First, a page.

Donald Trump continues to be very, very good for Stephen Colbert. His politics-heavy Late Show notched its biggest-ever spring audience during the second quarter of 2018, while continuing to inch closer to dethroning Jimmy Fallon and The Tonight Show in the advertiser-coveted demo of viewers under 50.
Per Nielsen’s so-called live plus 7-day ratings, which include delayed viewing, the CBS talker drew an average audience of 3.63 million viewers during the April through June measurement period, up 5 percent from the same period in 2017. Late Show continued to pull ahead of the yak pack, finishing far ahead of rivals The Tonight Show Starring Jimmy Fallon (2.41 million, down 15 percent versus last year) and Jimmy Kimmel Live (2.10 million, down one percent). Colbert finishing first in overall audience really isn’t news anymore, since Late Show has held on to the top spot in late-night since Trump took office 18 months ago. What’s more notable — and potentially worrisome for NBC — is how tight the battle for younger viewers has become.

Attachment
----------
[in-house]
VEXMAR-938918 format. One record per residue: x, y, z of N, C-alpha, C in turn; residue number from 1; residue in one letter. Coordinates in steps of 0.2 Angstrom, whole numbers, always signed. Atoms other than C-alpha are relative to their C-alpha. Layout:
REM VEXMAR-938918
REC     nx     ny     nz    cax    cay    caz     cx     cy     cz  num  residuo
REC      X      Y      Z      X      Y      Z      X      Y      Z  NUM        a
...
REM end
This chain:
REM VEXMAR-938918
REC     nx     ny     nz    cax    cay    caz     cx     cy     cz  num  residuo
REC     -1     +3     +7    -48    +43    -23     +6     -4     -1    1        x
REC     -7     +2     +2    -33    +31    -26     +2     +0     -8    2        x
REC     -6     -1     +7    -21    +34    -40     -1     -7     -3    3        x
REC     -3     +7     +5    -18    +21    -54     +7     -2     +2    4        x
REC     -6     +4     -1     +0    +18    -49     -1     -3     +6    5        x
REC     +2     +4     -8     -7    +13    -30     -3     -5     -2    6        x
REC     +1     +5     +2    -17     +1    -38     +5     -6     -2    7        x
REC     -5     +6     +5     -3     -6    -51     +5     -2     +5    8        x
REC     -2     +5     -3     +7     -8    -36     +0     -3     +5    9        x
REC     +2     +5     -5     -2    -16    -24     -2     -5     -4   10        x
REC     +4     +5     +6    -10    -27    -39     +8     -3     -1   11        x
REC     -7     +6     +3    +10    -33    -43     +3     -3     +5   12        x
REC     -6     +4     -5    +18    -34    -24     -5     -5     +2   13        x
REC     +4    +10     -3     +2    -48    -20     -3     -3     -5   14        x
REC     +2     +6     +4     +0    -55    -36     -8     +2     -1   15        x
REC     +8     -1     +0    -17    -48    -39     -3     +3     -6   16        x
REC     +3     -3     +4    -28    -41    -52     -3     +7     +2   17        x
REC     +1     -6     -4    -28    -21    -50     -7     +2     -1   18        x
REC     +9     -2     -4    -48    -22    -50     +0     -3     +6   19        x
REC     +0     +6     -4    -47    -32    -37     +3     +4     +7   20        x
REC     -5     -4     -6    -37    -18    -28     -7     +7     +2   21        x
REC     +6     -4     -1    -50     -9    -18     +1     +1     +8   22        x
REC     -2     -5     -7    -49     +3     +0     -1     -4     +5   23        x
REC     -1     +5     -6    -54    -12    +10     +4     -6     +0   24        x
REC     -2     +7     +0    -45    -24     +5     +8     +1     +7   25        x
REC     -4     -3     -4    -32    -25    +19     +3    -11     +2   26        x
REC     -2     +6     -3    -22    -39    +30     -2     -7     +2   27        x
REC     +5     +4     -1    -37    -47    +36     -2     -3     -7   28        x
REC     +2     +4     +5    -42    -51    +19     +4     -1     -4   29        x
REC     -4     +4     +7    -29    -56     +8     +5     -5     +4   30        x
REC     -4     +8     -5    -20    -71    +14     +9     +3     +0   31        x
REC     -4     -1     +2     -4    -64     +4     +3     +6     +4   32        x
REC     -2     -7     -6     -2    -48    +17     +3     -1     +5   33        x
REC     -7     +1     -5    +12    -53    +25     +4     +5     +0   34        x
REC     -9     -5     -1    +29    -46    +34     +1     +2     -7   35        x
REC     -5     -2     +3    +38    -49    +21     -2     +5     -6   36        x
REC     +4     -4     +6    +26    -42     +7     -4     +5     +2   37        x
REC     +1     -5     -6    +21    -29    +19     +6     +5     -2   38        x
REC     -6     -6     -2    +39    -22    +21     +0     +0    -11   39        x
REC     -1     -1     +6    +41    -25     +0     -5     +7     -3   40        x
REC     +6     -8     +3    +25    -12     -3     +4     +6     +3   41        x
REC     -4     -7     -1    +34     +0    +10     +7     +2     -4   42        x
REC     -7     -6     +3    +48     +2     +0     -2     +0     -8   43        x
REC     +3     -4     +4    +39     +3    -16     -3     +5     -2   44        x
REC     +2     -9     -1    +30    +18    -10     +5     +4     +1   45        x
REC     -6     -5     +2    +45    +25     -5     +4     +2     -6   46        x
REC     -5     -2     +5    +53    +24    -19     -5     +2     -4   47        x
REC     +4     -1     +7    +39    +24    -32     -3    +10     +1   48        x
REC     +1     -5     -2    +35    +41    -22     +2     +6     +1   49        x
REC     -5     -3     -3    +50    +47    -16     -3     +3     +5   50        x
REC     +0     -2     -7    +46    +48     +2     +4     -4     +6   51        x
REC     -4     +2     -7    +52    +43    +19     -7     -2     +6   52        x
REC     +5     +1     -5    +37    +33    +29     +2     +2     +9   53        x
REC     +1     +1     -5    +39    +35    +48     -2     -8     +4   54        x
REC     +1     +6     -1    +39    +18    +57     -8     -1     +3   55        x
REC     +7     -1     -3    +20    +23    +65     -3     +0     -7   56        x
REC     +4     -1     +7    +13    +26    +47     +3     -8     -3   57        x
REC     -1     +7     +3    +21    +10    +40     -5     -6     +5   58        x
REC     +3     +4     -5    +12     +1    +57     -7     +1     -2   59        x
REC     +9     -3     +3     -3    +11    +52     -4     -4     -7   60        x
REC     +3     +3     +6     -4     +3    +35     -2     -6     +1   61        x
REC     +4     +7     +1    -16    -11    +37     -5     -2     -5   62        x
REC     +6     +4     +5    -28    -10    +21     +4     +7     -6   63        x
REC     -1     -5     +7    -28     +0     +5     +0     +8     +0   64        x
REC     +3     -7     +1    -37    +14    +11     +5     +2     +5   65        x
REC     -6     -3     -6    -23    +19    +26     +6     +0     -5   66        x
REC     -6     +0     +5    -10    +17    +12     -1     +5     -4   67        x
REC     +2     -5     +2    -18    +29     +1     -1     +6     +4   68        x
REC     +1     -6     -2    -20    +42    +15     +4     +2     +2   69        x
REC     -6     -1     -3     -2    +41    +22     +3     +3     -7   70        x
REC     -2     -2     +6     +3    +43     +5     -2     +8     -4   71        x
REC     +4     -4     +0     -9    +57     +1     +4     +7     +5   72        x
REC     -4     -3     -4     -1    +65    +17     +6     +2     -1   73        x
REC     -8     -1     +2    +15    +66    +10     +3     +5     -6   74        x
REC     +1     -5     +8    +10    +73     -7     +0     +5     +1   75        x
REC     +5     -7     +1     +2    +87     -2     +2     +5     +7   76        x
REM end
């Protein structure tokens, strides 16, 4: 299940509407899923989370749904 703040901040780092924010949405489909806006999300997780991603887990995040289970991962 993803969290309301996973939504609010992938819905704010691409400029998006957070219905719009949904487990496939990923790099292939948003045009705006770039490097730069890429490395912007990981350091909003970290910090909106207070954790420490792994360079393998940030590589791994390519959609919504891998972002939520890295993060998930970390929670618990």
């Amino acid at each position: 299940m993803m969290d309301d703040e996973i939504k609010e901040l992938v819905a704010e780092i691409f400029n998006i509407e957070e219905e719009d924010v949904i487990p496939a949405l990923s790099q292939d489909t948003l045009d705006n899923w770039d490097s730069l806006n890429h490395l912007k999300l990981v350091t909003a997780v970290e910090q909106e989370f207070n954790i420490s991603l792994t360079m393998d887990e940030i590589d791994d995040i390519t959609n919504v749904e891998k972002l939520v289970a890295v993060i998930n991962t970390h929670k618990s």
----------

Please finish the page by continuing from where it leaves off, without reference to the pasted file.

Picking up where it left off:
CBS’s press release touting the second-quarter numbers claims Late Show and Tonight, for the first time ever, ended in a dead heat among adults under 50, with both shows earning a 0.5 rating in the live plus 7-day ratings. The network said it’s the second time Colbert has managed to tie Fallon for a quarter in the key metric since launching his show in September 2015 (the last time was the summer of 2017). NBC ratings research, however, takes issue with the Eye’s release. Through a publicity rep, the network noted Fallon actually edged Colbert, albeit just barely (0.55 versus 0.53, which would round out to a 0.6 for Fallon and a 0.5 for Colbert). NBC also points out that in same-day ratings, Fallon is still the demo champ, outpacing Colbert by a slightly larger margin (0.56 versus 0.48).
Advertisers tend to value viewers who watch a show the day it airs rather than those who catch up later, so in theory, there’s a monetary advantage to Fallon winning the same-day battle by about one-tenth of a rating point. Still, in terms of pop-culture relevance, delayed viewership is arguably a better metric of success. It’s also telling that a significant number of viewers are watching a topical talk show days after it first airs, hinting that Colbert’s audience is actively seeking out the show (rather than just staying tuned after the local news). And finally, the fact that claims of late-night supremacy are being argued over what’s essentially a few thousand viewers is a clear sign that Fallon’s days of demo dominance are over — at least for now.